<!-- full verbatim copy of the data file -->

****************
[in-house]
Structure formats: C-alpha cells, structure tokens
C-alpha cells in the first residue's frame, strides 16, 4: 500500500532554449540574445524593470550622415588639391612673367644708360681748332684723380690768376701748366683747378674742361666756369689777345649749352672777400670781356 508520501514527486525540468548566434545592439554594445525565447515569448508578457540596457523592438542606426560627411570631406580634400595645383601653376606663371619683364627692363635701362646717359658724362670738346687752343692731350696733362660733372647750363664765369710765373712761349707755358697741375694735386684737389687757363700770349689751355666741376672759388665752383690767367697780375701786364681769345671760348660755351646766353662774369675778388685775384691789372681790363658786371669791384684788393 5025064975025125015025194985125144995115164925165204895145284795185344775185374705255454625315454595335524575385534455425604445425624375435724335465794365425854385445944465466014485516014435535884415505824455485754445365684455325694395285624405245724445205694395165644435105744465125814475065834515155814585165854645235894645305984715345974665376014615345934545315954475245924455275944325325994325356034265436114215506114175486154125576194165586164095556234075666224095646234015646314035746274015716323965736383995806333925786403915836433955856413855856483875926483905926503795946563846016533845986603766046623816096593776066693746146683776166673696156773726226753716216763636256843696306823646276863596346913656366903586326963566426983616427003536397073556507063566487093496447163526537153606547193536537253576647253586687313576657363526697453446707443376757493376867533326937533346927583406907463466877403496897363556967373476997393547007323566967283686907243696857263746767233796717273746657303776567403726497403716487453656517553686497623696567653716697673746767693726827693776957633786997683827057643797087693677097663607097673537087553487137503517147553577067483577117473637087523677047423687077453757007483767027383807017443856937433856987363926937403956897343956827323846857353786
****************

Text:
[in-house]
Structure formats: C-alpha cells, structure tokens
C-alpha cells in the first residue's frame, strides 16, 4: 500500500532554449540574445524593470550622415588639391612673367644708360681748332684723380690768376701748366683747378674742361666756369689777345649749352672777400670781356 508520501514527486525540468548566434545592439554594445525565447515569448508578457540596457523592438542606426560627411570631406580634400595645383601653376606663371619683364627692363635701362646717359658724362670738346687752343692731350696733362660733372647750363664765369710765373712761349707755358697741375694735386684737389687757363700770349689751355666741376672759388665752383690767367697780375701786364681769345671760348660755351646766353662774369675778388685775384691789372681790363658786371669791384684788393 5025064975025125015025194985125144995115164925165204895145284795185344775185374705255454625315454595335524575385534455425604445425624375435724335465794365425854385445944465466014485516014435535884415505824455485754445365684455325694395285624405245724445205694395165644435105744465125814475065834515155814585165854645235894645305984715345974665376014615345934545315954475245924455275944325325994325356034265436114215506114175486154125576194165586164095556234075666224095646234015646314035746274015716323965736383995806333925786403915836433955856413855856483875926483905926503795946563846016533845986603766046623816096593776066693746146683776166673696156773726226753716216763636256843696306823646276863596346913656366903586326963566426983616427003536397073556507063566487093496447163526537153606547193536537253576647253586687313576657363526697453446707443376757493376867533326937533346927583406907463466877403496897363556967373476997393547007323566967283686907243696857263746767233796717273746657303776567403726497403716487453656517553686497623696567653716697673746767693726827693776957633786997683827057643797087693677097663607097673537087553487137503517147553577067483577117473637087523677047423687077453757007483767027383807017443856937433856987363926937403956897343956827323846857353786